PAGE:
Leviticus, bless him, was a nutter. He also then makes a load of other crazy statements about making animal sacrifices, bangs on about how women who are menstruating (and by extension, anyone who sits on a seat, lies on a bed, or otherwise interacts with objects the women have used) are unclean and cannot enter a temple without the aforementioned sacrifices, how you can't have your hair "rounded at the temples" or wear "clothes made of two different cloths", and so forth.
Essentially what it boils down to is that "Evangelicals" (or whatever they want to be called) are just believing in selective parts of the Bible that happen to fit with their personal convictions, so it's no good demanding they be logically consistent.
There's also the issue that Jesus made a big deal about loving thy neighbour, and I'm pretty sure "persecuting a group of people based purely on something that they do between themselves in the privacy of their own home to no-one's detriment" wasn't one of his plans.
Not only that, there's the huge contradiction between the crotchety, vindictive, and somewhat unpleasant Old Testament God, and the more friendly and jovial New Testament God. Depending on what Evangelicals are trying to convince you of they'll happily switch between the two, even though they take rather contradictory stances.
Er, went on for a bit longer than I planned to, but this is one of my pet peeves. The seperation of church and state seems to be dying a death, especially in the US, and I can't see that it's a good thing... [ Is there any way of putting paragraph breaks in the comments -- this was originally 7 paragraphs and is now rather hard to read. ]
Posted by: Mat Hall at May 10, 2005 05:54 AM
Hmm, odd. The preview didn't show the paragraphs, but the actual comment does. Oh well...
Posted by: Mat Hall at May 10, 2005 05:55 AM
Oh, one last thing -- it's *killing* and not just murder that's a deadly sin. An important distinction, as it means that any sort of war, execution, etc., is not just a sin, it's a Sin; considering Dubya seems to be pretty much in the Evangelical camp this is somewhat at odds with his behaviour. To quote one Mr D. Vader, I find his lack of faith disturbing.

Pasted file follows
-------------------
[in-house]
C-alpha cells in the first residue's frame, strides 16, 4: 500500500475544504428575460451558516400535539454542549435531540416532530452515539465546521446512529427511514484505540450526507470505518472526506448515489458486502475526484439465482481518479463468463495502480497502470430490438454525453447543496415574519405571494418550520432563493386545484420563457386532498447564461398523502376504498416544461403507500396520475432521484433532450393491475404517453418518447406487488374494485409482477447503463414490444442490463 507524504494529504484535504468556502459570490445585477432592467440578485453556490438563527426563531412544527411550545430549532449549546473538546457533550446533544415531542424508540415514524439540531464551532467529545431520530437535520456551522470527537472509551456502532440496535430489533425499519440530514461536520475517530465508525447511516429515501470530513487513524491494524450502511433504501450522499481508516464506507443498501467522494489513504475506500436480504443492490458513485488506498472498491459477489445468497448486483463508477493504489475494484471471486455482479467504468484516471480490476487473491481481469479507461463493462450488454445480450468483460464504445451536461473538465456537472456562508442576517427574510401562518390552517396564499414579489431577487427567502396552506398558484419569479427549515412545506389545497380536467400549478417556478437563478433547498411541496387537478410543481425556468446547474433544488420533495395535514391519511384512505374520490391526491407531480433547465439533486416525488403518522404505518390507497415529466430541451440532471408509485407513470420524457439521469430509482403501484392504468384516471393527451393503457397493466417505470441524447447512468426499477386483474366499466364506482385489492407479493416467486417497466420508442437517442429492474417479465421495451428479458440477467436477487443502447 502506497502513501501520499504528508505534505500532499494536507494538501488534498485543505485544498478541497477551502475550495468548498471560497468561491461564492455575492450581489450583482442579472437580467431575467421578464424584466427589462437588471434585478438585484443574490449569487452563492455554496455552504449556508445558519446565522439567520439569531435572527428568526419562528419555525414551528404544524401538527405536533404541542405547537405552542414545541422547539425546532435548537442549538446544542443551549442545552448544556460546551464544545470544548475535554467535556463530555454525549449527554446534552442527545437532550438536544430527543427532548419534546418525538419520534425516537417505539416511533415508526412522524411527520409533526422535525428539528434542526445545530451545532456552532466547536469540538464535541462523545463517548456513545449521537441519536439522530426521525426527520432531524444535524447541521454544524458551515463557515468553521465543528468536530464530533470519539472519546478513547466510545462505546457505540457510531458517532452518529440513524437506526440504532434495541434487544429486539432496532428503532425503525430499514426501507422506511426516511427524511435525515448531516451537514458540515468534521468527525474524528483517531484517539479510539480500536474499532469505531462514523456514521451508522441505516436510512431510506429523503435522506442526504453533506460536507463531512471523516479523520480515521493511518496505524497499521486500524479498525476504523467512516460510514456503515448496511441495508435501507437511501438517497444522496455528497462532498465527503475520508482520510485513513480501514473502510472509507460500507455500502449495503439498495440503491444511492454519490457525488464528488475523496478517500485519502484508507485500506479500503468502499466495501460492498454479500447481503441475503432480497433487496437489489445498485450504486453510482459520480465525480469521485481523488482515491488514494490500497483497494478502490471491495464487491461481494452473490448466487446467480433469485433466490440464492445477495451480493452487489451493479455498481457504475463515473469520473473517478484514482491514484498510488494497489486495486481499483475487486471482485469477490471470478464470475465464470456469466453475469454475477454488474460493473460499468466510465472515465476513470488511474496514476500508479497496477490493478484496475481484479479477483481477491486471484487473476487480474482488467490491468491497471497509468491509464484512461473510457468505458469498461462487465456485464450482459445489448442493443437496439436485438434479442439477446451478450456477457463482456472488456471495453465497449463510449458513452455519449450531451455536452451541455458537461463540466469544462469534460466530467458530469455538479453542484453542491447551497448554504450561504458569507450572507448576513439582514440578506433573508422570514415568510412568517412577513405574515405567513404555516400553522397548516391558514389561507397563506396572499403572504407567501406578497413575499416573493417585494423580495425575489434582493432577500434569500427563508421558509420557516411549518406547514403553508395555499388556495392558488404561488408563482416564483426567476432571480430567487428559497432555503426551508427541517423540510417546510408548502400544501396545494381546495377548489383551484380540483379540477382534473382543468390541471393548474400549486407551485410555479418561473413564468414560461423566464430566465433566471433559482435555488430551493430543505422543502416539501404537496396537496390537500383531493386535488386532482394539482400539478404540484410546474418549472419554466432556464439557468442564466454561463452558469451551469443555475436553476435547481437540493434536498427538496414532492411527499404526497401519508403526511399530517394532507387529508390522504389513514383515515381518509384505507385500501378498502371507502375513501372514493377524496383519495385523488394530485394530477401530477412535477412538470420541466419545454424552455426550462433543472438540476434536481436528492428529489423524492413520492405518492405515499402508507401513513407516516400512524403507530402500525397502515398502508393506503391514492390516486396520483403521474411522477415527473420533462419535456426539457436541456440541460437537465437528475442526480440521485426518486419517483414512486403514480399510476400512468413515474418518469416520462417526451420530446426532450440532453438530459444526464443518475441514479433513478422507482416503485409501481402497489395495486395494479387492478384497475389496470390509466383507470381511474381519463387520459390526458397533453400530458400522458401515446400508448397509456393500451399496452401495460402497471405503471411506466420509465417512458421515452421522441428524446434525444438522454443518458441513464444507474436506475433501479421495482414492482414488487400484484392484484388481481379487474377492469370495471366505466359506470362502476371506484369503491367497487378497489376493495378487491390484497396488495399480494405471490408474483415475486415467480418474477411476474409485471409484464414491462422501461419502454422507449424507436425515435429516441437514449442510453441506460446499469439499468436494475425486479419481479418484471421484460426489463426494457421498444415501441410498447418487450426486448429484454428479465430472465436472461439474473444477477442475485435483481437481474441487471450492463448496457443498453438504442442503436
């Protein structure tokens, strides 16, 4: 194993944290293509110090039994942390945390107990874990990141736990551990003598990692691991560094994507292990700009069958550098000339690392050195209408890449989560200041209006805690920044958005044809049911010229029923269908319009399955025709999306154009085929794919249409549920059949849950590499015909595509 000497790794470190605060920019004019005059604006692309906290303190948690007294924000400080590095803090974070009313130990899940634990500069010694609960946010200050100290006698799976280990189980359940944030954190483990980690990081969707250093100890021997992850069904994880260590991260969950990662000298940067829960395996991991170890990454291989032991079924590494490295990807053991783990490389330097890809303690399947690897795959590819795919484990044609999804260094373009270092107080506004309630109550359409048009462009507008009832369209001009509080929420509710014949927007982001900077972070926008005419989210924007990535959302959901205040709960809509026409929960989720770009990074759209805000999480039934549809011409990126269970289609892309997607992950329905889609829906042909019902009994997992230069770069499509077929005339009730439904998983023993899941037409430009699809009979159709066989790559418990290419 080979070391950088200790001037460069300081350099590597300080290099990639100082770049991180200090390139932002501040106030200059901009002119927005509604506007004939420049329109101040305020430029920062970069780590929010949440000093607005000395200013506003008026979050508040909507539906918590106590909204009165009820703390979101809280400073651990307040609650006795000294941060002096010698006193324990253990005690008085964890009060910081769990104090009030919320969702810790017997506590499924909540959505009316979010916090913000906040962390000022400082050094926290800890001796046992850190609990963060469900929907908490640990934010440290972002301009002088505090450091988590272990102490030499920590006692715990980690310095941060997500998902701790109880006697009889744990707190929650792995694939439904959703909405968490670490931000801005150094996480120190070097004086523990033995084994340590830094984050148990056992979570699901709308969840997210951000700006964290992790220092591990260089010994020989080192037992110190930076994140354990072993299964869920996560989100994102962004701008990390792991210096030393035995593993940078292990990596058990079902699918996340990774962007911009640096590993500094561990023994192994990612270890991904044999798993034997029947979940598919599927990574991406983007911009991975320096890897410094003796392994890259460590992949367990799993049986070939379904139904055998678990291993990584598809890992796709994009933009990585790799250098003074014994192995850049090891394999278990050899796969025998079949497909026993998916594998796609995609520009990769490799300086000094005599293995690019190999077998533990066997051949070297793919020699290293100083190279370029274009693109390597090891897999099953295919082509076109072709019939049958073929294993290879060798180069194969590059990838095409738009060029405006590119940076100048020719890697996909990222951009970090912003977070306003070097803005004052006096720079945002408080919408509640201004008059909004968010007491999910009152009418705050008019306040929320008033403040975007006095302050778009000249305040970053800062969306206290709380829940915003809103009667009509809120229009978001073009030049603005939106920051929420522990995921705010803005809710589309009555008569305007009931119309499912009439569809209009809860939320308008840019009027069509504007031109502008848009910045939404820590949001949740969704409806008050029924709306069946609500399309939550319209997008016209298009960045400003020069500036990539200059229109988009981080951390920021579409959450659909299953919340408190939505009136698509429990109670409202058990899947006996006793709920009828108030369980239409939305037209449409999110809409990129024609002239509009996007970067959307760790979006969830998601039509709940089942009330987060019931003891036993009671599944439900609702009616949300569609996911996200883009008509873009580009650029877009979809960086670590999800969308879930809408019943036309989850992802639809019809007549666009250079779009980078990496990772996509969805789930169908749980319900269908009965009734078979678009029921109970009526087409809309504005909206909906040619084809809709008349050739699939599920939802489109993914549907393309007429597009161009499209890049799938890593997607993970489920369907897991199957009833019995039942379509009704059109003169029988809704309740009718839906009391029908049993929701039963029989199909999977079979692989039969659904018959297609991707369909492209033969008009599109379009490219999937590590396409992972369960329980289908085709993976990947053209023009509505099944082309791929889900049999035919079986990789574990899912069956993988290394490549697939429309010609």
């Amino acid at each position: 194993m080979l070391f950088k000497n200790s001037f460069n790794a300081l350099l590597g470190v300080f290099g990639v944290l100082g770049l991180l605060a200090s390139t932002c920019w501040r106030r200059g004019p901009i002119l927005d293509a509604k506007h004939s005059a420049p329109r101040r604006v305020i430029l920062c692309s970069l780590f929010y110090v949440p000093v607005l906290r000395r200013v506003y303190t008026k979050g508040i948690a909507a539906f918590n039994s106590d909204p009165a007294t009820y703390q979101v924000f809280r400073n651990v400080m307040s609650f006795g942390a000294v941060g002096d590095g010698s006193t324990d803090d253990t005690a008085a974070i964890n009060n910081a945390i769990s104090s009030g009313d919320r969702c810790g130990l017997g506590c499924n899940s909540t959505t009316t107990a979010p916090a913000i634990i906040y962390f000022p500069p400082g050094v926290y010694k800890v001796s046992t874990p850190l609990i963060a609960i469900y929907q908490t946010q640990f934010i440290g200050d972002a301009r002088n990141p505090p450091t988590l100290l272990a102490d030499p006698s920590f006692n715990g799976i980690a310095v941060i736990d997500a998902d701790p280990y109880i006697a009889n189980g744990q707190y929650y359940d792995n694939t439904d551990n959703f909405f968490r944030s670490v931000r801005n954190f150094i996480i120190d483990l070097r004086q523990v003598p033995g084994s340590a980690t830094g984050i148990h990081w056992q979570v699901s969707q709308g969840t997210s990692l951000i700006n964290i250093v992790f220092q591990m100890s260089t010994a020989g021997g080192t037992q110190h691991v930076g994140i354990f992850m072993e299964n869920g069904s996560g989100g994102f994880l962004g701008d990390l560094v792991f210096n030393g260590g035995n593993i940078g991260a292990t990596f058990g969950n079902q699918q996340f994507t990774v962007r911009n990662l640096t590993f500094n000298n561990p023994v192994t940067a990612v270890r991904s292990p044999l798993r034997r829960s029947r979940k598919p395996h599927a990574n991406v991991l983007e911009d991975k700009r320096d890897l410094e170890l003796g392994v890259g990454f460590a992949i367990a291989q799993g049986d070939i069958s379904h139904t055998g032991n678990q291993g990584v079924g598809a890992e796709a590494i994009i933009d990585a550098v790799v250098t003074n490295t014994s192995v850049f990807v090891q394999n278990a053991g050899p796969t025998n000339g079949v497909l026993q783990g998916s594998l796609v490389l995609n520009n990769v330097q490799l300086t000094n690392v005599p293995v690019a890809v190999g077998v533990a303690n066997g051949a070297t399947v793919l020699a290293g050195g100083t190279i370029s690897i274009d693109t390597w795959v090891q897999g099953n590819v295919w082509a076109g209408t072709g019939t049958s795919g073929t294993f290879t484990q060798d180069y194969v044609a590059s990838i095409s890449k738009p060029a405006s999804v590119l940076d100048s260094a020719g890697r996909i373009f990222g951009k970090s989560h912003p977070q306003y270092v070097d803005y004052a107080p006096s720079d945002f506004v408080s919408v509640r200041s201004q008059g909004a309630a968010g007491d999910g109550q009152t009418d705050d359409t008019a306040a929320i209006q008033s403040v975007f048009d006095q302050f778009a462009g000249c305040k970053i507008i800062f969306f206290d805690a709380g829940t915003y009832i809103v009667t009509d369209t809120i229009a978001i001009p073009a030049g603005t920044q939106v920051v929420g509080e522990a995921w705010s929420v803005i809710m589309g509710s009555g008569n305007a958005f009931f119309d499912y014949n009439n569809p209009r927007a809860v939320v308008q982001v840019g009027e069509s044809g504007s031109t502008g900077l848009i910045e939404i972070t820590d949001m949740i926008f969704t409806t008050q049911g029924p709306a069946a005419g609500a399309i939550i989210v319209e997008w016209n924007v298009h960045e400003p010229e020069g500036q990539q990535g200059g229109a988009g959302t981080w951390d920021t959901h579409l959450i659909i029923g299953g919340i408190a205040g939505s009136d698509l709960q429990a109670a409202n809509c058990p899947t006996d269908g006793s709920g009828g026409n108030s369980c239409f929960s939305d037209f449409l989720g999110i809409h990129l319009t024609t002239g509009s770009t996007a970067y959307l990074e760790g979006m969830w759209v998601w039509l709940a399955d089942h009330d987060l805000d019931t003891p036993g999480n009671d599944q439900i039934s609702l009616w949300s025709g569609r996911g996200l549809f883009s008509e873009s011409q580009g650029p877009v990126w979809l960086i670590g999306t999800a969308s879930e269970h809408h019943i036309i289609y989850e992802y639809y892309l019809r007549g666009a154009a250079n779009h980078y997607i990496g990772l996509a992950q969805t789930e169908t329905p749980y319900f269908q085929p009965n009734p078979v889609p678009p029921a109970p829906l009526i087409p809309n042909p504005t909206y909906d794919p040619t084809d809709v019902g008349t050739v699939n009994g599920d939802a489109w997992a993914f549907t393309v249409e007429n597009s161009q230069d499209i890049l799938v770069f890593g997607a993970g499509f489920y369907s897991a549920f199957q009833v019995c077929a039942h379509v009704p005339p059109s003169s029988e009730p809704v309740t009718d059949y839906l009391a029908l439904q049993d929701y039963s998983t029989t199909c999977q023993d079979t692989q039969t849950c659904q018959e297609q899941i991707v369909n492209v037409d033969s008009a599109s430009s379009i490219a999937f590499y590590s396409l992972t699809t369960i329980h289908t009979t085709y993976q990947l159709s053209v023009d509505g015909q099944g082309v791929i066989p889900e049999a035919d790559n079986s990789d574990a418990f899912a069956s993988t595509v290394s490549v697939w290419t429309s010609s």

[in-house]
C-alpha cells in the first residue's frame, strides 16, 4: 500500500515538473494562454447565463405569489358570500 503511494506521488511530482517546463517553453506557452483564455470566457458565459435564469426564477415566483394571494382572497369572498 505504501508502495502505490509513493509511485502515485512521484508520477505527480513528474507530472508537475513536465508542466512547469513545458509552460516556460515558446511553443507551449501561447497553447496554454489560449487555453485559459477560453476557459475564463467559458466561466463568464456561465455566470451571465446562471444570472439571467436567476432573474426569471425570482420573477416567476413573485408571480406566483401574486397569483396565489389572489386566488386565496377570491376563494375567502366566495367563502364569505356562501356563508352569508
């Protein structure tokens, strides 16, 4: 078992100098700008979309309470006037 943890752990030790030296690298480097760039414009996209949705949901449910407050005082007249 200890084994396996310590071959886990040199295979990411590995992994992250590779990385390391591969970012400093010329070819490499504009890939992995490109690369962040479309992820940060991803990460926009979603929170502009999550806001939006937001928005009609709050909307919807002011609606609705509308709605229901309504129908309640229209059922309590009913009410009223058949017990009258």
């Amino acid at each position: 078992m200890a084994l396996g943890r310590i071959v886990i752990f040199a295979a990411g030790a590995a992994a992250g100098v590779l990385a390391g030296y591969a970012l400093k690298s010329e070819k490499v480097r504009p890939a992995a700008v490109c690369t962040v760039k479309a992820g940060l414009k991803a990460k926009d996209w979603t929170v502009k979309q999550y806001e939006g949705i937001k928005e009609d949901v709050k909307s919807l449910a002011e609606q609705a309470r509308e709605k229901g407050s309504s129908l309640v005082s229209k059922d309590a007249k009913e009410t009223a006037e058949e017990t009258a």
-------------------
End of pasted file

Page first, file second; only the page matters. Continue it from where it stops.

Right, that'll do me for now!
Posted by: Mat Hall at May 10, 2005 06:09 AM
Mat, thanks to the long comment.
(With the understanding that I am NOT encouraging a literal belief in the bible) I got curious, so I searced the web to see exactly what the bible said about homosexuality. Although Leviticus is the most explicit, you also have the story of Sodom in Genesis 19, some arguably anti-gay statements in 1 Timothy 1 and 1 Corithians 6 (whether they specifically condemn gays seems to be up to the translator), and Romans 1 is pretty straightforward (as it were).
As for loving your neighbor...should you love your neighbor if he/she is an axe murderer? "Love" in this sense does not necessarily mean "accept as-is". I would assume that the best way an Evangelical is supposed to show their love for a gay neighbor is to show them the error of their ways and try to lead them on the path to salvation. Accepting them as they are would be tantamount to becoming an "enabler" of their sinful ways.
Again, I'm not condoning this behavior -- just saying that if you believe the bible, then the rest follows (somewhat) logically.
I 100% agree that the separation of church and state is going away, and that adding gays to anti-discrimination bills should be a no-brainer for a (theoretically) secular society.
Posted by: Adam Barr at May 10, 2005 11:10 PM
Speaking of things that grate on the nerves of some of us Christians, that casino spam above this comment really ought to go!
What I was going to comment, on, though: Mat, I think that "killing" / "murder" distinction isn't completely clear -- in the original, of course, it's in Hebrew, so it's neither of those words. And most of the "what it means in the original Hebrew" discussions I've seen seem to indicate that it's a bit closer to "murder".
And I do have a couple of other things to be disagreeable about.
1) Whether being anti-gay follows logically from the Bible is somewhat debatable. I'm Christian, I am not anti-gay, you can extrapolate from there. Or, if you prefer, extrapolate from some of the more liberal Bishops -- one of whom has published books defending his claim that anti-gayness in Christianity is based on misinterpretation.
2) The idea of a secular government -- note that it is our government that is theoretically supposed to be secular, not our society! -- is not incompatible with state-approved discrimination against gays or anyone else. It's a fairly common belief that government should support and enforce certain social norms, and there are plenty of people who are anti-gay for reasons that have nothing to do with religion, and who would very much like to have that social norm supported by their government.
So, in short: Yeah, so the anti-gay movement is currently framed largely as a "Christian vs. secular" debate. It isn't. The anti-gay movement is using Christianity as a lever to try to force this issue, but that's not where the core of the issue comes from. The core of the issue is cultural, and that culture _is_ being actively threatened -- for what I consider good reasons, but obviously they disagree.
Posted by: Brooks Msoes at June 4, 2005 11:05 PM